In 1942, a man called Manfred Alexander turned up, unannounced, on my grandfather’s doorstep in Berlin. My grandfather knew him only slightly. He hadn’t seen him for several years. Like countless Jews, Manfred had been herded onto an eastbound train the year before, bound for God knows where. He’d ended up in a Concentration Camp in Minsk, run by the Ukrainian SS. There, after a terrible winter, a German guard whom he hardly knew hid him beneath the coal in the tender of a steam train which was carrying wounded German soldiers back to Berlin. Back in Berlin, cold and hungry, Manfred headed straight for my grandfather’s apartment on Grolmanstrasse. It was opposite the police station but it was the only address he knew.
My German grandfather was no saint. He was the black sheep of the family. He’d gone to prison for insurance fraud and his Junker family had disowned him. His wife had divorced him. She’d taken their children to Dresden. People told her she would be safer there. The fact that he’d been abandoned made my grandfather’s task a little easier. At least it was only his own neck he was risking. He took Manfred in and clothed and fed him, and found a man who, for a price, would get him out of the Reich, and into Switzerland. After a month, Manfred set off for Switzerland. They never met again.
What does this story have to do with Germany’s current refugee crisis? Why, everything, of course. Everyone in Germany knows a story a bit like this one. Sometimes it’s a tale of how someone helped, and paid a dreadful price. More often it’s a tale of how someone didn’t help, and paid a different sort of price, eventually. The point is, Germany remains a prisoner of its past, scarred by the knowledge that the land of Goethe and Beethoven murdered six million Jews, while most people stood aside and did nothing.
Naturally, these two situations have virtually nothing in common, but in Germany that hardly matters – it’s the legacy that counts. Mindful of this awful legacy, you can see why the Bundesrepublik might feel compelled to react rather differently to the current immigration crisis than a secure and settled state like Britain. Images of German troops confronting bedraggled brown people across a barbed wire fence will always look uniquely awful, whatever the legalistic niceties. Angela Merkel’s decision to let in a million immigrants was, in some respects, merely crisis management. A lot of those huddled masses would have ended up there anyway, one way or another, regardless of whatever Merkel tried to do to stop them.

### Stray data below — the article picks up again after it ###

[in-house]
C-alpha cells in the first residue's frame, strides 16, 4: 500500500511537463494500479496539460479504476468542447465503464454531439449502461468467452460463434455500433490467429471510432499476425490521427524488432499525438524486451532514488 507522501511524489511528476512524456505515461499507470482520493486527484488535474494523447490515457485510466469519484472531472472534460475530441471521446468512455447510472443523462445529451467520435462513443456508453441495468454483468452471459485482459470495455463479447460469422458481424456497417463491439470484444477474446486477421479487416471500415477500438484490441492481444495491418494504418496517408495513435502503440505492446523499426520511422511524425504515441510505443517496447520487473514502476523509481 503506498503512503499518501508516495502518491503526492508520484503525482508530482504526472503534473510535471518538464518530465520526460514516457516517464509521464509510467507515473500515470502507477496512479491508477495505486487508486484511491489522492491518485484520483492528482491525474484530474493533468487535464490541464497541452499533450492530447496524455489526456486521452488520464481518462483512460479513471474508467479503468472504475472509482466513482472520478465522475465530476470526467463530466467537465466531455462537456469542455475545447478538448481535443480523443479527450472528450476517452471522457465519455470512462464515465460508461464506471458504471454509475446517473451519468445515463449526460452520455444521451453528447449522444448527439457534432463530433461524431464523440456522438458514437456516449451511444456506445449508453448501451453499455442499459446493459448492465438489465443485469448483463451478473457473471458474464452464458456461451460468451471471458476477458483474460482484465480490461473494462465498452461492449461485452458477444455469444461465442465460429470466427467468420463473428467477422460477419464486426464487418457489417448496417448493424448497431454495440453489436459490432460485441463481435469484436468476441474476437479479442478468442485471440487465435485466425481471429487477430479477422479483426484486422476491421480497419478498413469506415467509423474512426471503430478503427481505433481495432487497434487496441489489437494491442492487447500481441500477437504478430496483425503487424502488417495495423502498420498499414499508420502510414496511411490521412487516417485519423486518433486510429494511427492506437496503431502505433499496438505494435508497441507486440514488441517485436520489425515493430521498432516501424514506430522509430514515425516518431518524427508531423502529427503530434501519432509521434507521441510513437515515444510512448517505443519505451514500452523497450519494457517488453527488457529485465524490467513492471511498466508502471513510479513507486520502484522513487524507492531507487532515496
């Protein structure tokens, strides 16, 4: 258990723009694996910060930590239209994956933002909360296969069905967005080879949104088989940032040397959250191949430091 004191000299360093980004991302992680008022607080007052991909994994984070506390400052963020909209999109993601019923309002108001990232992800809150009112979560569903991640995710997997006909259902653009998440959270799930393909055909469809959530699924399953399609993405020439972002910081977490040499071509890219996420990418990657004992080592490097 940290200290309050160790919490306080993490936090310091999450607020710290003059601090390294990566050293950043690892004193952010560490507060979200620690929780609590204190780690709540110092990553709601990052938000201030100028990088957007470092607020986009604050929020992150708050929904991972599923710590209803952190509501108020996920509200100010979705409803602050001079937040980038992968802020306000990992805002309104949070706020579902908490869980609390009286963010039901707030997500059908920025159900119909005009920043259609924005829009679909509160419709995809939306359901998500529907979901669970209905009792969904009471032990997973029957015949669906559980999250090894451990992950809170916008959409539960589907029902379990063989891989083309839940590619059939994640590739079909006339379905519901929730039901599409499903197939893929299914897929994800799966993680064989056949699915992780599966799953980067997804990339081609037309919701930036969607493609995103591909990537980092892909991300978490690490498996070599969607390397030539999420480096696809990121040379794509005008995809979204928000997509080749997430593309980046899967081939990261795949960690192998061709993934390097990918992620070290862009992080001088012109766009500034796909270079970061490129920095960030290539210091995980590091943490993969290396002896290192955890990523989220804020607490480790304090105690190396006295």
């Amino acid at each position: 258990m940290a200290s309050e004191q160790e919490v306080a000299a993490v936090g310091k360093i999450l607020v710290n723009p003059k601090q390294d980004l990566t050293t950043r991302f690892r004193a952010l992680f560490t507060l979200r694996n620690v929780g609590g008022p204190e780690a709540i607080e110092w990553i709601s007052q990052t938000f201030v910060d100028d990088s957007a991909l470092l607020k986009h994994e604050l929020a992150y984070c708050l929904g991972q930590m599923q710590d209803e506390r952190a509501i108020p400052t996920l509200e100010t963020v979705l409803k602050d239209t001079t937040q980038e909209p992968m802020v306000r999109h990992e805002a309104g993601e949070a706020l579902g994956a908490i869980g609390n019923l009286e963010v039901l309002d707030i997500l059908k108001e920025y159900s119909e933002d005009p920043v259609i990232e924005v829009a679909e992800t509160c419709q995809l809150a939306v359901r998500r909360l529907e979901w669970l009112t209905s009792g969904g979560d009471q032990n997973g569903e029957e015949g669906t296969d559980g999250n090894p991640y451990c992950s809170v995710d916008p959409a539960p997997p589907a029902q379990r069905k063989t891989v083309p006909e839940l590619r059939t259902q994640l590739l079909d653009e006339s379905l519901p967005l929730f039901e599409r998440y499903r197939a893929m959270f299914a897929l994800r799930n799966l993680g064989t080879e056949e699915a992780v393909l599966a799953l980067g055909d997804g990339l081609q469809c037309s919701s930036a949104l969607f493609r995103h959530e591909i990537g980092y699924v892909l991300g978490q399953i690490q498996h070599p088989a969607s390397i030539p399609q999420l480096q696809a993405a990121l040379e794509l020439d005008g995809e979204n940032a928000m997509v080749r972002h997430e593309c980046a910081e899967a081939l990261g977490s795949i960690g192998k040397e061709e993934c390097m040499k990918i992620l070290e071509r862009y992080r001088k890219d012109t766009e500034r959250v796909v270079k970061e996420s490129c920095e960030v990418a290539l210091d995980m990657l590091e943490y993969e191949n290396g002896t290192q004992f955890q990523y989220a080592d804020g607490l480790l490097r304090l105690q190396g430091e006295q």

When it comes to making hard choices, Brits have a long and successful history to draw on, a secure democracy whose roots stretch back centuries. This democratic heritage gives Britain an inherent authority, an authority the Bundesrepublik lacks. Since its foundation in 1949, the Bundesrepublik has been a model state (let’s be honest – could we really wish for better neighbours?) but in historical terms, it remains a castle built on sand. Still less than seventy years old, it was preceded by seventy years of volatility and chaos. My father was born into the Third Reich, my grandfather in the Second Reich, my great-grandfather the year after Germany became a nation. Germany’s borders have changed several times since then, redrawn by successive victors. Large numbers of native Germans are fairly recent refugees themselves, displaced from Germanic lands conquered by Stalin.
When the Bundesrepublik was founded, in the shadow of the Third Reich, the right to asylum was written into the constitution, granted to anyone fleeing political persecution. When Germany was a bombed-out ruin, to give this guarantee was fairly easy. Now Germany is Europe’s powerhouse (with a social security system to match) it’s a lot more problematic. Which of Merkel’s millions are asylum seekers? Which are economic migrants? What constitutes political persecution? Could you work out who was who? The problem for Germany, and Europe, is that while the German state feels a duty to its past, future generations may not feel the same connection.
Manfred made it to Switzerland. After the war, he went to America. I never met my German grandfather (he died when I was a child) but I did meet Manfred, eventually. Fifteen years ago I finally tracked him down to a walk-up apartment in New York. We became friends, and as a result of several articles I wrote about him, and his adventures, my grandfather was posthumously declared ‘Most Righteous Among the Nations’ by the State of Israel. Manfred and I went to the Israeli Consulate in New York, to receive the medal – the same medal they gave to Oskar Schindler. That was the last time I saw him. He died a few months later. Back in Berlin, I went to the address on Grolmanstrasse that Manfred gave me. My grandfather’s apartment was no longer there. It had been destroyed in the Battle of Berlin. There’s a children’s playground where it used to stand. The police station is still there.